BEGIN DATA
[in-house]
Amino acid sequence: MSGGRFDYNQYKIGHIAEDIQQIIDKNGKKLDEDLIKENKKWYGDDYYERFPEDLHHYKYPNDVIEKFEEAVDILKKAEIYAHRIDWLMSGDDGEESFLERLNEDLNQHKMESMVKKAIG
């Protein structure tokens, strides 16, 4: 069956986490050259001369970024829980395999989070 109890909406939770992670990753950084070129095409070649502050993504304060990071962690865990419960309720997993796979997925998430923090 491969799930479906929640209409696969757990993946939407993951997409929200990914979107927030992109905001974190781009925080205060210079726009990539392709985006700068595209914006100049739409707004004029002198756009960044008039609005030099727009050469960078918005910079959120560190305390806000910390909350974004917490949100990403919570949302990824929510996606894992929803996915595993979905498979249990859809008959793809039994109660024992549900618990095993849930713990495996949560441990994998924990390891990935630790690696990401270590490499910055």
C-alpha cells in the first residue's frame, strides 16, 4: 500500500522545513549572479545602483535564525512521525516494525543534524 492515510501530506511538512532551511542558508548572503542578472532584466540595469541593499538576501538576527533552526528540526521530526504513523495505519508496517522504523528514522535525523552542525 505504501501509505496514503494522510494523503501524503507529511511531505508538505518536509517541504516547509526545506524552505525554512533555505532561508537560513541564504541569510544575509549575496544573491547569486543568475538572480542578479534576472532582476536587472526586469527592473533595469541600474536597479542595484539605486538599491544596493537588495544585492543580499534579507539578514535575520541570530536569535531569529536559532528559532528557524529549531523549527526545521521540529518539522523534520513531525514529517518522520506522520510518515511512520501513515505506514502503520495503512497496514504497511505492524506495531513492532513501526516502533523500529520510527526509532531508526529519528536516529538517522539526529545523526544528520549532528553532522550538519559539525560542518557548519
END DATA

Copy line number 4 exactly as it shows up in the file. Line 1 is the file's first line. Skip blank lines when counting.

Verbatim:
C-alpha cells in the first residue's frame, strides 16, 4: 500500500522545513549572479545602483535564525512521525516494525543534524 492515510501530506511538512532551511542558508548572503542578472532584466540595469541593499538576501538576527533552526528540526521530526504513523495505519508496517522504523528514522535525523552542525 505504501501509505496514503494522510494523503501524503507529511511531505508538505518536509517541504516547509526545506524552505525554512533555505532561508537560513541564504541569510544575509549575496544573491547569486543568475538572480542578479534576472532582476536587472526586469527592473533595469541600474536597479542595484539605486538599491544596493537588495544585492543580499534579507539578514535575520541570530536569535531569529536559532528559532528557524529549531523549527526545521521540529518539522523534520513531525514529517518522520506522520510518515511512520501513515505506514502503520495503512497496514504497511505492524506495531513492532513501526516502533523500529520510527526509532531508526529519528536516529538517522539526529545523526544528520549532528553532522550538519559539525560542518557548519